When lunch was over it was time to take on SR 299.  Another awesome road.  The surface was better than SR 3's and the leaning was good.  The curves were U and not the S type of SR 3, as the highway took us down out of the hills to the valley.  I was leaning left and right in quick succession.  The twists were longer and not as intense as SR 3.  The fun ended about 10 miles from I-5 when traffic slowed up.  Fun while it lasted.

Don led us down the ramps of I-5 and we settled in for the last run to the Bay Area. Temps were soaring.  Weather in California takes getting use to.  Cold and windy on the coast, searing temps in the Central Valley, snow in the mountains.  You can taste all of that in a single day.  I-5 in the valley is hot.  My gauge quickly jumped to the mid 90s and from there crept up to 101.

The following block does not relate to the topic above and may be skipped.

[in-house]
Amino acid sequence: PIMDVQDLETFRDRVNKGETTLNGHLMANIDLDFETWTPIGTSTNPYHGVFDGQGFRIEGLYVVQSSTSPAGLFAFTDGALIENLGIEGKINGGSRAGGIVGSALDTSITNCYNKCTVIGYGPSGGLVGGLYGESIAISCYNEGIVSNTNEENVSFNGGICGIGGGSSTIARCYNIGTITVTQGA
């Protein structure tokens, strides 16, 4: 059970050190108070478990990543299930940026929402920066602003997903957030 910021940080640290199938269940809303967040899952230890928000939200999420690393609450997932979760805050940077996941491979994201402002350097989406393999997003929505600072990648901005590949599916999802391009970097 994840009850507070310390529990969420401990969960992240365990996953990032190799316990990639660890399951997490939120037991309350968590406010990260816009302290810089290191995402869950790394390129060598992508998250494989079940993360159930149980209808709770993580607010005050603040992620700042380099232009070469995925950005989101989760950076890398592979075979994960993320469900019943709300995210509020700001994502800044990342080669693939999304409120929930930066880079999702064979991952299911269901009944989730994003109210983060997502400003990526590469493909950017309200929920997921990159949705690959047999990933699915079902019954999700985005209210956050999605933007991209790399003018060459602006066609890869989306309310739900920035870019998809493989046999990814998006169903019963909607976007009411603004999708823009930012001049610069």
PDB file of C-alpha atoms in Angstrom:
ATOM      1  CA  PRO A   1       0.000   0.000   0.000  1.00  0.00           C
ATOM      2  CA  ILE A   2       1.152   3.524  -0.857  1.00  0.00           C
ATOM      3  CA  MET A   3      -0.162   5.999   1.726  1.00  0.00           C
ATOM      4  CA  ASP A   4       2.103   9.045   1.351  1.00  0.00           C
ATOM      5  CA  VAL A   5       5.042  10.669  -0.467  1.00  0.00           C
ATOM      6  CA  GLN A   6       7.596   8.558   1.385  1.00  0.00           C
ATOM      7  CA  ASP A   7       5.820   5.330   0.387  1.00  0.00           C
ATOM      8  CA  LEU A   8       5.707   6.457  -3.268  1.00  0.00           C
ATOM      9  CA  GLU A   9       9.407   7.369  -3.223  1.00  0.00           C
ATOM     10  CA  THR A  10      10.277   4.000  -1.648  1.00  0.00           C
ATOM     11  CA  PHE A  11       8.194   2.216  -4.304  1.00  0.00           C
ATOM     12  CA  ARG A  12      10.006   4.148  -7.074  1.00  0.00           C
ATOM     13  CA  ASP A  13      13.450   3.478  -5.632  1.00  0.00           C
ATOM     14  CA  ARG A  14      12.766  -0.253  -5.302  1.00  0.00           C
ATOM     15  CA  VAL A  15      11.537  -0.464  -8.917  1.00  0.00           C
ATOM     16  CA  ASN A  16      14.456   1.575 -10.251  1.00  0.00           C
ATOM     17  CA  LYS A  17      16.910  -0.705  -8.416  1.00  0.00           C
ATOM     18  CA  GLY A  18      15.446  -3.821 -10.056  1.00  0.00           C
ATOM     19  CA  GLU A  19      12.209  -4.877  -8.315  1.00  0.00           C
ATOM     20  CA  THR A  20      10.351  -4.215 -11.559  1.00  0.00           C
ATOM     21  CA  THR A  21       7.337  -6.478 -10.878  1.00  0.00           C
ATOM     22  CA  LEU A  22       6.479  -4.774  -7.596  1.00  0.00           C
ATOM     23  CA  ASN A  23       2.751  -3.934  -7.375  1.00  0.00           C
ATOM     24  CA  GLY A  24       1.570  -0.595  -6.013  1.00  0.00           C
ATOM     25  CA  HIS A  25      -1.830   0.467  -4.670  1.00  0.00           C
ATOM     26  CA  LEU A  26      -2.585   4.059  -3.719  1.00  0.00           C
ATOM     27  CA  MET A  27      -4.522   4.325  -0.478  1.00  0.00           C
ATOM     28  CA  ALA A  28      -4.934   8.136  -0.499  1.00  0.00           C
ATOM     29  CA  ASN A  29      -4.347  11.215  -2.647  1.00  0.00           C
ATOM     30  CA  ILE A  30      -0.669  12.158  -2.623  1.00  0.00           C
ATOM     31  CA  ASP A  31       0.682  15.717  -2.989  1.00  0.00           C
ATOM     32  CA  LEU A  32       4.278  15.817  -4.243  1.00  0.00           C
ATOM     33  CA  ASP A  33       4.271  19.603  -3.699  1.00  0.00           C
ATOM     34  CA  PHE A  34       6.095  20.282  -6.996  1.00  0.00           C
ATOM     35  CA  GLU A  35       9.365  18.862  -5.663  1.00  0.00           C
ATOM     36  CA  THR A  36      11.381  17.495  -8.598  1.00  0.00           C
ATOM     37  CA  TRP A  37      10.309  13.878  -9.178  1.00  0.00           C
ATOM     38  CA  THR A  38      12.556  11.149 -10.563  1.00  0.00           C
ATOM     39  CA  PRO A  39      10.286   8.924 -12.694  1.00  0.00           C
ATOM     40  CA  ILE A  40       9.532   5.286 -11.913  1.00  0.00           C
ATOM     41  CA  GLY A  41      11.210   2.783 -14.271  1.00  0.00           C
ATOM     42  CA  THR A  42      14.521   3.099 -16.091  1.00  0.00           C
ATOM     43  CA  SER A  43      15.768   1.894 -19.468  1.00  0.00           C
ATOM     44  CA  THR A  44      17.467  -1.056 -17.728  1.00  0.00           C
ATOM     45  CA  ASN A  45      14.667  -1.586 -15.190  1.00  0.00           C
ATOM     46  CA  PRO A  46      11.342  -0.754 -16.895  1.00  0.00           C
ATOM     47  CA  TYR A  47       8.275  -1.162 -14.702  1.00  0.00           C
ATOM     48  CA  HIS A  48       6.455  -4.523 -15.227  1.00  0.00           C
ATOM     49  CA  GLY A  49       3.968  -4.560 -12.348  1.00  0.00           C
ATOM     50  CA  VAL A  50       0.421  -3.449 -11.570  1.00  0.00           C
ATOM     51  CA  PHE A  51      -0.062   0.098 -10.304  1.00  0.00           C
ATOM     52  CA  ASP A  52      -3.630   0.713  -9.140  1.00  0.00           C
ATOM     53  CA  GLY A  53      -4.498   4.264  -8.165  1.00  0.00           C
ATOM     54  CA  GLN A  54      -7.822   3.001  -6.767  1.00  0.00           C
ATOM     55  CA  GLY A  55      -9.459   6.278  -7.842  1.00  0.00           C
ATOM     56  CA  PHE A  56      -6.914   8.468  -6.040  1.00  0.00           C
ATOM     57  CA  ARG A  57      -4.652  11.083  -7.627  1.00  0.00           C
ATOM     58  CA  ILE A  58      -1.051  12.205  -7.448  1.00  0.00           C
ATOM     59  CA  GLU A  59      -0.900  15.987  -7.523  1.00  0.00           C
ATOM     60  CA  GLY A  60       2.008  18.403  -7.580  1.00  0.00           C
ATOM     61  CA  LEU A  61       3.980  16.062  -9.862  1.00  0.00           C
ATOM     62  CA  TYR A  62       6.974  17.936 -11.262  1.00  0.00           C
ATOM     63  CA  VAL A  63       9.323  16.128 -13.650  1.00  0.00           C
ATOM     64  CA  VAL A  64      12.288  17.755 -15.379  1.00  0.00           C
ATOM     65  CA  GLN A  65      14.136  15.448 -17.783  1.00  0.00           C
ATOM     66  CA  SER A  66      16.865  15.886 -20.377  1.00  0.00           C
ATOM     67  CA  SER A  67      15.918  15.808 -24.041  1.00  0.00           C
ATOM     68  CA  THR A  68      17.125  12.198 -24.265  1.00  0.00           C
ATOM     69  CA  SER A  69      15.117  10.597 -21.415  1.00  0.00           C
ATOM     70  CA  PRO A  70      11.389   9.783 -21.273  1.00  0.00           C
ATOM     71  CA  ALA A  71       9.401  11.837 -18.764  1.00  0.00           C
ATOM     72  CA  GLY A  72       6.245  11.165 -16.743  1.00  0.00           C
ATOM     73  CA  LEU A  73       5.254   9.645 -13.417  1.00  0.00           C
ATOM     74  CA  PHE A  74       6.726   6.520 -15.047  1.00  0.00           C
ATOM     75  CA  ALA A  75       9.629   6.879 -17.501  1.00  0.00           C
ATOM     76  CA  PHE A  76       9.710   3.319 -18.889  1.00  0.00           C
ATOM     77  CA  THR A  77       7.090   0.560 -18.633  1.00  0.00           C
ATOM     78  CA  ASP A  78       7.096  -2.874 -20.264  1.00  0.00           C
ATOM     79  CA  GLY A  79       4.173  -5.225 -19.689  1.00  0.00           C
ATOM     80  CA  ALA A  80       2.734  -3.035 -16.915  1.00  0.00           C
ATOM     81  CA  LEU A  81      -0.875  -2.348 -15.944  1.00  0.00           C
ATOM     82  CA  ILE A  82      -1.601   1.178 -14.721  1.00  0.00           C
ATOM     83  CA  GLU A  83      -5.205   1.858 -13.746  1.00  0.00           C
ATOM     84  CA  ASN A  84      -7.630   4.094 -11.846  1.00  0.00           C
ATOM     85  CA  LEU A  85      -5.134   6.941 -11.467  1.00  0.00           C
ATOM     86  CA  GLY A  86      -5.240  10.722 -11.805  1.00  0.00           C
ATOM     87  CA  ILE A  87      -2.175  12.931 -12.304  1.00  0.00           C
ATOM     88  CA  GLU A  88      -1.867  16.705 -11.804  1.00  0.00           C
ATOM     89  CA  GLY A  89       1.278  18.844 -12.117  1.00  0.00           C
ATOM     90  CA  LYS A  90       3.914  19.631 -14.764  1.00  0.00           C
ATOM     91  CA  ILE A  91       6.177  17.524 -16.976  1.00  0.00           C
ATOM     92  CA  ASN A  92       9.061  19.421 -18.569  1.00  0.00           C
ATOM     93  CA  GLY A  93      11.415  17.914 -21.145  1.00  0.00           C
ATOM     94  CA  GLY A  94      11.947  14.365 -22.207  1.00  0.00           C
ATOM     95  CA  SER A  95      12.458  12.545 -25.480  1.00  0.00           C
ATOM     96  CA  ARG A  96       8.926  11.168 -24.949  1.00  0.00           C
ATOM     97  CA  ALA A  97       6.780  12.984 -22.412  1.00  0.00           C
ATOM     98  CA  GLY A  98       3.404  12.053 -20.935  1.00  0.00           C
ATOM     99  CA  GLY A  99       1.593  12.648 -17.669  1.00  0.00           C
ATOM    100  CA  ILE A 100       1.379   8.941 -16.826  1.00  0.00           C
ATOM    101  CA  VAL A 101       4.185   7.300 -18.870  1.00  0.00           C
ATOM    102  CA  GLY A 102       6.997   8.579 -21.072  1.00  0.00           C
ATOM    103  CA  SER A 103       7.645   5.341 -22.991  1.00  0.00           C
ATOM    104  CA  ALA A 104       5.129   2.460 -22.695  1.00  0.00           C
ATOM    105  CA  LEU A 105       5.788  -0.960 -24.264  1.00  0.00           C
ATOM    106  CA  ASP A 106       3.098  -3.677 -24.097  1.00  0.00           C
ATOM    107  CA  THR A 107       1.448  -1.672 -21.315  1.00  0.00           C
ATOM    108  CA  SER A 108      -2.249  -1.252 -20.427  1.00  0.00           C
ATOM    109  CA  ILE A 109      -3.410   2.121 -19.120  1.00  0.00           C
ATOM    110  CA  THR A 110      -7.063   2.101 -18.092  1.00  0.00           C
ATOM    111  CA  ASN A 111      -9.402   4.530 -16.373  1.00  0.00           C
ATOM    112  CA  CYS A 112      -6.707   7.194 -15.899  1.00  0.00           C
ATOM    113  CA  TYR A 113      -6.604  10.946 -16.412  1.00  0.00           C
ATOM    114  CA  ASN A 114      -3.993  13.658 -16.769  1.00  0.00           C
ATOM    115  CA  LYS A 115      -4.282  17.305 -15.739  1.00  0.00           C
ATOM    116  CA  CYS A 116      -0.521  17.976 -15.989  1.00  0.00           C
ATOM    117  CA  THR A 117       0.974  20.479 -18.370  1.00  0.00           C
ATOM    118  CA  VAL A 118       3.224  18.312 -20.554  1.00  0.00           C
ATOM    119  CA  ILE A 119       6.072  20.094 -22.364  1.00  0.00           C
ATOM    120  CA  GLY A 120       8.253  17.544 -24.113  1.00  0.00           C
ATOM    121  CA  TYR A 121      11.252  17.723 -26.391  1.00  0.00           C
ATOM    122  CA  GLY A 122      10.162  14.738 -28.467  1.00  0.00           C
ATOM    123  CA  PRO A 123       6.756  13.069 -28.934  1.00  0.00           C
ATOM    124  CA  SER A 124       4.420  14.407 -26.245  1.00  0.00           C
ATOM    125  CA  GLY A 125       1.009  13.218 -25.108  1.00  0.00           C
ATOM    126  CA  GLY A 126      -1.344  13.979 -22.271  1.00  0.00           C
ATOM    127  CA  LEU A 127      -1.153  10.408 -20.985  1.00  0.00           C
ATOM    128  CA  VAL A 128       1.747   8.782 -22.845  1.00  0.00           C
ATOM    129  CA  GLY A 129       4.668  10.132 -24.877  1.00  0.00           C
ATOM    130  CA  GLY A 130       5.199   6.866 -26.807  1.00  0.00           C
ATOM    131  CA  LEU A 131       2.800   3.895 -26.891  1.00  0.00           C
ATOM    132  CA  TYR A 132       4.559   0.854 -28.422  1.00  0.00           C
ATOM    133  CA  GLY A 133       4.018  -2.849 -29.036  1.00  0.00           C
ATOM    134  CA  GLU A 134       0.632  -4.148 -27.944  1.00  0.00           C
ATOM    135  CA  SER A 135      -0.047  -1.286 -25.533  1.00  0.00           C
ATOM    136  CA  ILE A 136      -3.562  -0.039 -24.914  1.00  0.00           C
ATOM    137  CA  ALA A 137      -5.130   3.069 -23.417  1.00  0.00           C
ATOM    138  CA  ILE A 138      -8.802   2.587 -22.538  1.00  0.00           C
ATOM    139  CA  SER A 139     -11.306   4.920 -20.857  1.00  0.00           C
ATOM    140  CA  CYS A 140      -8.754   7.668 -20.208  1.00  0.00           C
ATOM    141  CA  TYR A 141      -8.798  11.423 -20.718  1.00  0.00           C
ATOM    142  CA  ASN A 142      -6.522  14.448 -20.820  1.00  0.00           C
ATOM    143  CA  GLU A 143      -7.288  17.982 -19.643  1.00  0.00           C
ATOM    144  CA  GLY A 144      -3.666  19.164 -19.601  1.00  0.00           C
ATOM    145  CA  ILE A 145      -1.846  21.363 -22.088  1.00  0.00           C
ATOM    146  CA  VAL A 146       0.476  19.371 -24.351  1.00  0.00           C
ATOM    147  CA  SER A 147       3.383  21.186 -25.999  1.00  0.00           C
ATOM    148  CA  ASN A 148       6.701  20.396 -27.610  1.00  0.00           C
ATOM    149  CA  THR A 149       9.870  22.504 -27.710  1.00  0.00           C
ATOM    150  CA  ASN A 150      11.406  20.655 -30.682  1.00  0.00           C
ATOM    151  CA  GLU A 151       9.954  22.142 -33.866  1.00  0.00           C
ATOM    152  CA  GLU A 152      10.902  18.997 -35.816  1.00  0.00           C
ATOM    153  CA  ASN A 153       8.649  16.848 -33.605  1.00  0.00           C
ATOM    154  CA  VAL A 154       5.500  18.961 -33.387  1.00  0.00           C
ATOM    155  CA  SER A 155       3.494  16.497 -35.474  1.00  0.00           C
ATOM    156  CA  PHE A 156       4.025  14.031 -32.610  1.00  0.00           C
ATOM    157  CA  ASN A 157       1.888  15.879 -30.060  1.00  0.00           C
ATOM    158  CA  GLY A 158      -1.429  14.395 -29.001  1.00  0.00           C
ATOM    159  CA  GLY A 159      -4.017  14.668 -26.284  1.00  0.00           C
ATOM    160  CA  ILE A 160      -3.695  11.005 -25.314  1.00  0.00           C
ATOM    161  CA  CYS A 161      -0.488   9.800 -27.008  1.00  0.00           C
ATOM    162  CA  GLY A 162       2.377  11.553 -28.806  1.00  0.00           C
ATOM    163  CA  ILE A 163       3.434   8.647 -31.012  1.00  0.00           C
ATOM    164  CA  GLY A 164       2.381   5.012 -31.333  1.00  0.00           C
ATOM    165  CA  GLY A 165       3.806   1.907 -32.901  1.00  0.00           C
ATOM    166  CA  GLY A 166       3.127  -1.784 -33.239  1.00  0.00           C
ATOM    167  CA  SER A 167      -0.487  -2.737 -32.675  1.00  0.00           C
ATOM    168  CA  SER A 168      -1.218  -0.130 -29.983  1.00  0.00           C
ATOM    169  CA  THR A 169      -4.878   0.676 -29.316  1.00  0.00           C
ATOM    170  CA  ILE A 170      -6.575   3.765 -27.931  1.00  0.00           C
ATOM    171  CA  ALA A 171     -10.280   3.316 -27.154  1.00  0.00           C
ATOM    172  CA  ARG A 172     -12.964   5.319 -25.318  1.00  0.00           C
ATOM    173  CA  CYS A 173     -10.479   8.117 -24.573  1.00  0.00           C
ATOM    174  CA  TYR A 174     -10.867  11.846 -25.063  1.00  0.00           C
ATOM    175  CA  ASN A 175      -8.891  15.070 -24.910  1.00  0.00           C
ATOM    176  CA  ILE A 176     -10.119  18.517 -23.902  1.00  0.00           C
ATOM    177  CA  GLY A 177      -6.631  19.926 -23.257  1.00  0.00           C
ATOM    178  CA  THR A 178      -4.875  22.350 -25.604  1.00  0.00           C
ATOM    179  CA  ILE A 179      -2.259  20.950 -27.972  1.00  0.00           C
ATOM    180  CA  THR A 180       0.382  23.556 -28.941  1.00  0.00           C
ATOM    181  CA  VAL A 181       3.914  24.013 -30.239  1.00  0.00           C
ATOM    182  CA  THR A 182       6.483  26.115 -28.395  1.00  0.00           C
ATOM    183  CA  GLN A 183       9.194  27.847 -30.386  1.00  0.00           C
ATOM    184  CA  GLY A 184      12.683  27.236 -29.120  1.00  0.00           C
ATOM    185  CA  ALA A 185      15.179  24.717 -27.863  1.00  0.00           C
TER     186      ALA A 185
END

It was hot, and I could feel the heat off the highway and the 13.  It was what I would expect on a liter bike in 100 degree temps.  Both versions of the ST are warmer than most bikes, but nothing I can't handle.

Don "the FreeSTlye" Cortez settled us in at 90.  I was glad to follow.  We passed cars by the 100s.  I saw ONE CHP unit the entire ride.  He was writing a ticket on the north bound side when we passed. 

All of us were beginning to feel like parched peanuts, so Don led us off the interstate into Williams, where we found a quaint food store deli set up.  We found the ice cream bar and munched down outside.  Even with the temp near 100 it was only hot in the sun.  With no humidity, shade offered marked relief.  In south Alabama the only way you flee hot and humid is AC.

When the ice cream was gone we topped off the gas tanks, and said our good byes to Don, who would be splitting off for home when we entered the Bay Area.